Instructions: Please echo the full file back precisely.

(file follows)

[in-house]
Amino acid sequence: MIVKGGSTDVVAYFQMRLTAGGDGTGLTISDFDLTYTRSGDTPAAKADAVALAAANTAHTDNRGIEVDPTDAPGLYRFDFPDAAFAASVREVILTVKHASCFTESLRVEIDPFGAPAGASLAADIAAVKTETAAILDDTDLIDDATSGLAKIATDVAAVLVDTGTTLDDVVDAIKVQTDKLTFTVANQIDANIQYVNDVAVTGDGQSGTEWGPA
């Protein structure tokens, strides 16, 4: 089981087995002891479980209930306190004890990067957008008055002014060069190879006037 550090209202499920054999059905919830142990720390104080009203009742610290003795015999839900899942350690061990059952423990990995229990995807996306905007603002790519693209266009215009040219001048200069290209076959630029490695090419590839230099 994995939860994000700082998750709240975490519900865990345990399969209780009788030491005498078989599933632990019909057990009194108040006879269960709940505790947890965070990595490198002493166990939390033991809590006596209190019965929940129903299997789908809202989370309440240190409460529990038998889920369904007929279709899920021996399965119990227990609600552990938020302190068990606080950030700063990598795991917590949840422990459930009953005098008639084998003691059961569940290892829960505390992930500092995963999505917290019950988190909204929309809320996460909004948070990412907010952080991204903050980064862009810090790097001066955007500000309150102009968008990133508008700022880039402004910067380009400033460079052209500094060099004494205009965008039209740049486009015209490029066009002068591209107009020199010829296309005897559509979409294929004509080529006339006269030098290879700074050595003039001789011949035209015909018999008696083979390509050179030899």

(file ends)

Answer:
[in-house]
Amino acid sequence: MIVKGGSTDVVAYFQMRLTAGGDGTGLTISDFDLTYTRSGDTPAAKADAVALAAANTAHTDNRGIEVDPTDAPGLYRFDFPDAAFAASVREVILTVKHASCFTESLRVEIDPFGAPAGASLAADIAAVKTETAAILDDTDLIDDATSGLAKIATDVAAVLVDTGTTLDDVVDAIKVQTDKLTFTVANQIDANIQYVNDVAVTGDGQSGTEWGPA
């Protein structure tokens, strides 16, 4: 089981087995002891479980209930306190004890990067957008008055002014060069190879006037 550090209202499920054999059905919830142990720390104080009203009742610290003795015999839900899942350690061990059952423990990995229990995807996306905007603002790519693209266009215009040219001048200069290209076959630029490695090419590839230099 994995939860994000700082998750709240975490519900865990345990399969209780009788030491005498078989599933632990019909057990009194108040006879269960709940505790947890965070990595490198002493166990939390033991809590006596209190019965929940129903299997789908809202989370309440240190409460529990038998889920369904007929279709899920021996399965119990227990609600552990938020302190068990606080950030700063990598795991917590949840422990459930009953005098008639084998003691059961569940290892829960505390992930500092995963999505917290019950988190909204929309809320996460909004948070990412907010952080991204903050980064862009810090790097001066955007500000309150102009968008990133508008700022880039402004910067380009400033460079052209500094060099004494205009965008039209740049486009015209490029066009002068591209107009020199010829296309005897559509979409294929004509080529006339006269030098290879700074050595003039001789011949035209015909018999008696083979390509050179030899």